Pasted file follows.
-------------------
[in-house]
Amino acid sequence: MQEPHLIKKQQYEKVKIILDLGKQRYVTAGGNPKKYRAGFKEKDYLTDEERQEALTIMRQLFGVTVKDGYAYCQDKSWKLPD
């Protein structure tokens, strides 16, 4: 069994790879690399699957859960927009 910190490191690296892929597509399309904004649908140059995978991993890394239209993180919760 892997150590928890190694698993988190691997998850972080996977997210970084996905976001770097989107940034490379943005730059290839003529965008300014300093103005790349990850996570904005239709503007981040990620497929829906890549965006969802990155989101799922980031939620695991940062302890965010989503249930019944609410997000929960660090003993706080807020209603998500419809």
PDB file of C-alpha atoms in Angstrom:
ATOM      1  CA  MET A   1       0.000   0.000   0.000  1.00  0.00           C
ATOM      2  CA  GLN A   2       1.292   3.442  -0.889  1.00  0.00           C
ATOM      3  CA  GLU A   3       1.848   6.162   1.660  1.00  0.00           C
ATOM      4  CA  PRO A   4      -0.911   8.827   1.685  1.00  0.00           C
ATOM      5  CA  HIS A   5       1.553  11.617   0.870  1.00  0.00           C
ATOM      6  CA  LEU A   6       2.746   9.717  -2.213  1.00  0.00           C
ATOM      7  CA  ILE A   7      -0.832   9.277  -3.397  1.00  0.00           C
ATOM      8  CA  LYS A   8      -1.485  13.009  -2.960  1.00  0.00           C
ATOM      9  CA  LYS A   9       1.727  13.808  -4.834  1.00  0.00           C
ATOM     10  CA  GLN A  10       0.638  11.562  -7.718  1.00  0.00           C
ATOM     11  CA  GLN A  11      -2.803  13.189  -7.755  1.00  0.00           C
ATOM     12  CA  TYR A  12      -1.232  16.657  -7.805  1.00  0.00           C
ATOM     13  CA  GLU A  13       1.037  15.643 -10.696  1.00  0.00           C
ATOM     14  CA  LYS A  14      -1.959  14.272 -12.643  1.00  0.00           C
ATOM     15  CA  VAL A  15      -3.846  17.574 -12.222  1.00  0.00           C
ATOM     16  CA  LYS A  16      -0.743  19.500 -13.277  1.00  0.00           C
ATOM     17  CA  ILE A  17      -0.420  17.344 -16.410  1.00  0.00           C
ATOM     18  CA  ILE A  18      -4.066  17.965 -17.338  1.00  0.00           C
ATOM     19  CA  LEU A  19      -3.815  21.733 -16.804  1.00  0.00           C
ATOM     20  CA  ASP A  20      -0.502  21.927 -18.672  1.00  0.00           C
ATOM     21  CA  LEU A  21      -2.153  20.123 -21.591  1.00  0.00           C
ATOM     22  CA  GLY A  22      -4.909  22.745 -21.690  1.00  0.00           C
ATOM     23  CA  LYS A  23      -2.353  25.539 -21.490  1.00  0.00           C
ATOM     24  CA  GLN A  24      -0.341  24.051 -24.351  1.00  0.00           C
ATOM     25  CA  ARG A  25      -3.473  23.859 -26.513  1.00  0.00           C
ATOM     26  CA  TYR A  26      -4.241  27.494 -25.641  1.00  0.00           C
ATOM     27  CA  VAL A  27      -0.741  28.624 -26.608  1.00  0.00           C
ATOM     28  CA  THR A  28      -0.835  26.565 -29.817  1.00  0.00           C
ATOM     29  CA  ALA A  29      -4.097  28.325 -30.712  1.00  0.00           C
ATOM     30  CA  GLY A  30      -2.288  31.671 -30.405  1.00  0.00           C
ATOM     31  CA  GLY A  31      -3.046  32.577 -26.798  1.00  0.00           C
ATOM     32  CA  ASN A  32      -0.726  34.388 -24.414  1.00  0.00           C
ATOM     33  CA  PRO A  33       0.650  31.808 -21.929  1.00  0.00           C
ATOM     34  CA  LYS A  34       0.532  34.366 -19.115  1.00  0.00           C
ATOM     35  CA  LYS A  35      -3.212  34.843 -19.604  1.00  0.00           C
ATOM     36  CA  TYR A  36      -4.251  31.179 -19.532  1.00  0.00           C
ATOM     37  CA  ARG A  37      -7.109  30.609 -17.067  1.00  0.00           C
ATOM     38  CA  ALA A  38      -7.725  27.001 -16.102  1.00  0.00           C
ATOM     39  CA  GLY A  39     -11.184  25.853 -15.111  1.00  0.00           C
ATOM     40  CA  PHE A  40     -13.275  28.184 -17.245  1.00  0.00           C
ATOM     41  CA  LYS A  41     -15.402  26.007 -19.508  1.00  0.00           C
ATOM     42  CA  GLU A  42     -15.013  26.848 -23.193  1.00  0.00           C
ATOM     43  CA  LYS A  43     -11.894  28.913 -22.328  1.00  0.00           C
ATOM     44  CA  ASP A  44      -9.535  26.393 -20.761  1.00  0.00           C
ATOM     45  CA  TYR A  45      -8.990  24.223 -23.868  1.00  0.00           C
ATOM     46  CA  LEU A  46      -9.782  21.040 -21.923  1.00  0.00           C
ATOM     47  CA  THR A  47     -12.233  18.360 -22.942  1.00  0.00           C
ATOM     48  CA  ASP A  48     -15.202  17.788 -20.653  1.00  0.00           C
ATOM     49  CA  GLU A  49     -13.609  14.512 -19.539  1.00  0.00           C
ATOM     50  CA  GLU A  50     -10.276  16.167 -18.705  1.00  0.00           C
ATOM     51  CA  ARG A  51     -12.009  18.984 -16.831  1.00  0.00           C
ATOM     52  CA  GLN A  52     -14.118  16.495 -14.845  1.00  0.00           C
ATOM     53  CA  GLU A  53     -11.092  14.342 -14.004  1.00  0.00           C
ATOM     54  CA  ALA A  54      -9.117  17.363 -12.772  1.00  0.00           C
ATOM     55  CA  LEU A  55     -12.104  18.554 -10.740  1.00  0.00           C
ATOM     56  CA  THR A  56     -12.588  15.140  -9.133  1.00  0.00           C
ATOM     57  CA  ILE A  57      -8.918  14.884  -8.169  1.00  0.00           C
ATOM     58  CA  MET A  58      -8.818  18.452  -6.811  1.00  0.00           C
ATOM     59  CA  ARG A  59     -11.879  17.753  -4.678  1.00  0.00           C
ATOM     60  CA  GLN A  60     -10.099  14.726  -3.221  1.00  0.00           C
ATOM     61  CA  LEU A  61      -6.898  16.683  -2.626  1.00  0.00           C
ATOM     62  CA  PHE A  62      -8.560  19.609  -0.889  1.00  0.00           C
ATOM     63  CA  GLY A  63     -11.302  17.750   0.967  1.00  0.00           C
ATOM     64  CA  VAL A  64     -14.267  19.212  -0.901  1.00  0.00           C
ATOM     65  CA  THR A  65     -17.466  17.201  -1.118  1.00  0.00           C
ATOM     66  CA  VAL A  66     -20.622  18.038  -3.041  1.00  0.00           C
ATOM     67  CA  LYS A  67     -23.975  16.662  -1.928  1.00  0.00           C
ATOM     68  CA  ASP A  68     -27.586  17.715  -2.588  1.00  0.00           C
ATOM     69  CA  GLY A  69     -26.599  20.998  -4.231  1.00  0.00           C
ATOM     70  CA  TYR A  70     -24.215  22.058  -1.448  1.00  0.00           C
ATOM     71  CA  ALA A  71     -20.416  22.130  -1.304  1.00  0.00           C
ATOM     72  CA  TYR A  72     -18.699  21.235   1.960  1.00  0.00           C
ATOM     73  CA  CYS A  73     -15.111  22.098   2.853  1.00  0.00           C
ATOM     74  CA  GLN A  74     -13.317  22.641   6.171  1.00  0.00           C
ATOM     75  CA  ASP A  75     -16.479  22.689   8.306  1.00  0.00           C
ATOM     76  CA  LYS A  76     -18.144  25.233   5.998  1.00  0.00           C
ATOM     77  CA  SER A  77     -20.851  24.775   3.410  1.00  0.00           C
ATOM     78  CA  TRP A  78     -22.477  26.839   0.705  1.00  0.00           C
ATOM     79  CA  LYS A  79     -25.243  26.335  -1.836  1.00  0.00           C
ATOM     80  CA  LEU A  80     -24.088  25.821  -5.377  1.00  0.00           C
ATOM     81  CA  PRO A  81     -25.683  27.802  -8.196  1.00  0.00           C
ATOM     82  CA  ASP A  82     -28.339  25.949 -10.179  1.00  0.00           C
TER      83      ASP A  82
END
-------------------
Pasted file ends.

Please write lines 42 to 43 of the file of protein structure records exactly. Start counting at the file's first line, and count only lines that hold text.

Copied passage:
ATOM     38  CA  ALA A  38      -7.725  27.001 -16.102  1.00  0.00           C
ATOM     39  CA  GLY A  39     -11.184  25.853 -15.111  1.00  0.00           C